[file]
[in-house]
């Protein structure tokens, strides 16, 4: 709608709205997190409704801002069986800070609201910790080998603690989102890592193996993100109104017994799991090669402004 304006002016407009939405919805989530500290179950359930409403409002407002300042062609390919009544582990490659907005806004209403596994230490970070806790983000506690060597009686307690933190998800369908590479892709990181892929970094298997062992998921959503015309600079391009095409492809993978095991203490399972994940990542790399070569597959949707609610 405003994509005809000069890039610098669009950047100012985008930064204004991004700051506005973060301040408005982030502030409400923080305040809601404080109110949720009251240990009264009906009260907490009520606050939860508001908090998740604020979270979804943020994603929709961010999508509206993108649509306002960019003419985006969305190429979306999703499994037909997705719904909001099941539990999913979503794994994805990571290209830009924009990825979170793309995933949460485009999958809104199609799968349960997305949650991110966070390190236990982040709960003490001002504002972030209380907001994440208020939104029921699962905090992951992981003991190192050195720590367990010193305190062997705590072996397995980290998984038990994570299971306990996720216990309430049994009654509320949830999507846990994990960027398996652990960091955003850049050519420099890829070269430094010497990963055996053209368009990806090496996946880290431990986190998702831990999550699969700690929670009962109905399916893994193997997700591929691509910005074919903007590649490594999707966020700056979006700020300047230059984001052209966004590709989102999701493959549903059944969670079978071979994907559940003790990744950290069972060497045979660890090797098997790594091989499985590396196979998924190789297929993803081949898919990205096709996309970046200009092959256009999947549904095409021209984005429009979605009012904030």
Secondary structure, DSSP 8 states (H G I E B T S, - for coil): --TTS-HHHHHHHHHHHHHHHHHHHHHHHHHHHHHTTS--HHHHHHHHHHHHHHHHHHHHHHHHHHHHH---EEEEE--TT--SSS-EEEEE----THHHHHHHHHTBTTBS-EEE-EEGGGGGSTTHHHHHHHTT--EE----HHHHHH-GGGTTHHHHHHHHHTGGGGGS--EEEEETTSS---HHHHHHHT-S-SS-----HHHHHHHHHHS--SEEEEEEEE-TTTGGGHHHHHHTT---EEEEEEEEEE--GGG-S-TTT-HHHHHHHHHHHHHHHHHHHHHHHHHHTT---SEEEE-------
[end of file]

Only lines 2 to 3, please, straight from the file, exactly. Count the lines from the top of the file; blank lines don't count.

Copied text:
């Protein structure tokens, strides 16, 4: 709608709205997190409704801002069986800070609201910790080998603690989102890592193996993100109104017994799991090669402004 304006002016407009939405919805989530500290179950359930409403409002407002300042062609390919009544582990490659907005806004209403596994230490970070806790983000506690060597009686307690933190998800369908590479892709990181892929970094298997062992998921959503015309600079391009095409492809993978095991203490399972994940990542790399070569597959949707609610 405003994509005809000069890039610098669009950047100012985008930064204004991004700051506005973060301040408005982030502030409400923080305040809601404080109110949720009251240990009264009906009260907490009520606050939860508001908090998740604020979270979804943020994603929709961010999508509206993108649509306002960019003419985006969305190429979306999703499994037909997705719904909001099941539990999913979503794994994805990571290209830009924009990825979170793309995933949460485009999958809104199609799968349960997305949650991110966070390190236990982040709960003490001002504002972030209380907001994440208020939104029921699962905090992951992981003991190192050195720590367990010193305190062997705590072996397995980290998984038990994570299971306990996720216990309430049994009654509320949830999507846990994990960027398996652990960091955003850049050519420099890829070269430094010497990963055996053209368009990806090496996946880290431990986190998702831990999550699969700690929670009962109905399916893994193997997700591929691509910005074919903007590649490594999707966020700056979006700020300047230059984001052209966004590709989102999701493959549903059944969670079978071979994907559940003790990744950290069972060497045979660890090797098997790594091989499985590396196979998924190789297929993803081949898919990205096709996309970046200009092959256009999947549904095409021209984005429009979605009012904030």
Secondary structure, DSSP 8 states (H G I E B T S, - for coil): --TTS-HHHHHHHHHHHHHHHHHHHHHHHHHHHHHTTS--HHHHHHHHHHHHHHHHHHHHHHHHHHHHH---EEEEE--TT--SSS-EEEEE----THHHHHHHHHTBTTBS-EEE-EEGGGGGSTTHHHHHHHTT--EE----HHHHHH-GGGTTHHHHHHHHHTGGGGGS--EEEEETTSS---HHHHHHHT-S-SS-----HHHHHHHHHHS--SEEEEEEEE-TTTGGGHHHHHHTT---EEEEEEEEEE--GGG-S-TTT-HHHHHHHHHHHHHHHHHHHHHHHHHHTT---SEEEE-------